Players will do a simple cost benefit analysis of the situation. AT some point they may decide to attack just to attack but providing them an extra reason or better yet a game reason to attack is probably a good thing.

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Players will do a simple cost benefit analysis of the situation. AT some point they may decide to attack just to attack but providing them an extra reason or better yet a game reason to attack is probably a good thing.


Some will, some won't. A some players will just attack because they can. Some players will attack to gain resources, even if it isn't in their best interest. Some players will seek to horde what they have. Some will in fact act rationally. (This is derived playing from various MMORPGs, and also a game-theory based RTS-like game mod I made.)

In a low player count and short game (eg: RTS), this poses an issue, as rational expectations break down. In longer games like Civ4, the political consequences can make it more interesting and add depth. In an MMORPG, it can be channelled to create the amount of conflict that you wish. Some will always fight, some will never fight, some will fight if there is something to gain (in absolute terms - it may have an opportunity cost higher than itself, but people generally don't all act rationally) and some will fight if it is in their interest.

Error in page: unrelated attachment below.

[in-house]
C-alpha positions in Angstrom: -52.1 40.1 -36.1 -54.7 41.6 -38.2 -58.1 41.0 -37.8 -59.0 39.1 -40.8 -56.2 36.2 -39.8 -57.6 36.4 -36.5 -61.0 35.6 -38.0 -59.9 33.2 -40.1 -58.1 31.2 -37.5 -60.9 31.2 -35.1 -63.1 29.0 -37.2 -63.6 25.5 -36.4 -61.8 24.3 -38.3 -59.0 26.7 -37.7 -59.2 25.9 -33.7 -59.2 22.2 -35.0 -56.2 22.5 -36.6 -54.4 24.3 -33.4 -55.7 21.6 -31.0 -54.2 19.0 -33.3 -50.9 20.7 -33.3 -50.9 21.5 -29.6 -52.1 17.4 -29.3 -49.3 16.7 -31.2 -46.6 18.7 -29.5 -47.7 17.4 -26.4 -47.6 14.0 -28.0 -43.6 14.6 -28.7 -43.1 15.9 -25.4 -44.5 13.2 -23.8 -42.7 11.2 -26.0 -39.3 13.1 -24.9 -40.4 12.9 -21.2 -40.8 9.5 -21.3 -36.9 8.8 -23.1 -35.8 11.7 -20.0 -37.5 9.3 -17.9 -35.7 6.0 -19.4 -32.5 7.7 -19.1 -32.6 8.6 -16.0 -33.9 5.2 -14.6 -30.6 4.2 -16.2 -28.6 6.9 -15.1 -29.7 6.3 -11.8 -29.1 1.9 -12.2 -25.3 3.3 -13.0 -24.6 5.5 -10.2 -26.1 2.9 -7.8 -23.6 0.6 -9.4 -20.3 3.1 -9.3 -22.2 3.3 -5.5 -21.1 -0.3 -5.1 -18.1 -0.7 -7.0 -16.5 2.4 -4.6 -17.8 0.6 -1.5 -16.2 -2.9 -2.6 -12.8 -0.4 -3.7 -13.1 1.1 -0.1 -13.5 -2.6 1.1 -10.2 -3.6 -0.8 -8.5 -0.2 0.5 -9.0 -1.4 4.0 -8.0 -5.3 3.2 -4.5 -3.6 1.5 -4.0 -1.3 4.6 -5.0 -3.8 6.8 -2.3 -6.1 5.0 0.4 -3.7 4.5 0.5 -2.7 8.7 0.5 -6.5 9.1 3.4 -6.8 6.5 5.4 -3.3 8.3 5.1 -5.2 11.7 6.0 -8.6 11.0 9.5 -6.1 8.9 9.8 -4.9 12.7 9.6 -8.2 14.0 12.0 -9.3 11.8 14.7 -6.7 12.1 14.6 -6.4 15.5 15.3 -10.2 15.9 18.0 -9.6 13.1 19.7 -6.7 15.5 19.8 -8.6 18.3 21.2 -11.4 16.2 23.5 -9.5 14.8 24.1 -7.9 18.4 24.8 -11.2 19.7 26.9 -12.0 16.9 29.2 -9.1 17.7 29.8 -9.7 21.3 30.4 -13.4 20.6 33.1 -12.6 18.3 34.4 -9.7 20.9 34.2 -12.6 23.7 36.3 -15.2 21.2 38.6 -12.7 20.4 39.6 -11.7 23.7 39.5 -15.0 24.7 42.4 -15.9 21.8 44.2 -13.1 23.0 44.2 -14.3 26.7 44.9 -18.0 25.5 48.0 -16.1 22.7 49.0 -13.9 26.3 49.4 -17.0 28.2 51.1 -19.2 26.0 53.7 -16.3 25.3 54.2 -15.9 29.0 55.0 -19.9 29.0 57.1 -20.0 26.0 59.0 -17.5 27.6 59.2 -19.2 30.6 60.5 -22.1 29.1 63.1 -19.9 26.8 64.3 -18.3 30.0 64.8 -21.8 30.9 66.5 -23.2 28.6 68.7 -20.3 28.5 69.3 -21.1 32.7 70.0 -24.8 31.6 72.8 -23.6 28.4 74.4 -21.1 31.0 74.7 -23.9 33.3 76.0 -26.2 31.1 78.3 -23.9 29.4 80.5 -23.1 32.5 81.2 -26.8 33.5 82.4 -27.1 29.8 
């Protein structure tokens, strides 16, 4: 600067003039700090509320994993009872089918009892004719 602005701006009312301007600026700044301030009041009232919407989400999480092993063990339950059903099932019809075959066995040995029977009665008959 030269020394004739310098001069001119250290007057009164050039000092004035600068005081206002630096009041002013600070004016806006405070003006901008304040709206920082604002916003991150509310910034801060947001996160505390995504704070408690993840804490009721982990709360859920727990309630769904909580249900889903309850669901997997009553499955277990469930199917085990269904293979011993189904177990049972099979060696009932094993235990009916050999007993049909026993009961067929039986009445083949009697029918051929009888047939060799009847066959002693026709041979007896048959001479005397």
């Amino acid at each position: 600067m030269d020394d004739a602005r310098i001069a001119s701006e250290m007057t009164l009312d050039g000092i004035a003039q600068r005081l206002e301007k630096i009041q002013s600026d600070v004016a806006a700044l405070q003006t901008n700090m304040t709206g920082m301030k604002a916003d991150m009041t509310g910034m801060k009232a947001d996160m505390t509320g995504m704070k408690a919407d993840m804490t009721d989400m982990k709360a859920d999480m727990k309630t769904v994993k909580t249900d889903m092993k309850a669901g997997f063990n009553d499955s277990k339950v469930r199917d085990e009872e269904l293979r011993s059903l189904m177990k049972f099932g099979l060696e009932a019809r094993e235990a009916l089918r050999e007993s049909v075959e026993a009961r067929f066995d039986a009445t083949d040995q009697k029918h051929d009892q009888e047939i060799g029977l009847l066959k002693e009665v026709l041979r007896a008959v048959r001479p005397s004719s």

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I think any form of competition (such as an economic contest between traders or corporations to which I think you are going for) will create conflict between players. It is only a matter of time before one player's claims or possessions expands to a size that makes contact with the border of another player's. When your map becomes divided like this, then conflict is definitely inevitable. Will they sign a peace treaty? How can you be sure that they won't start entering into your domain and swipe away your claimed resources when things are going bad on their side due to being attack by an enemy? Etc.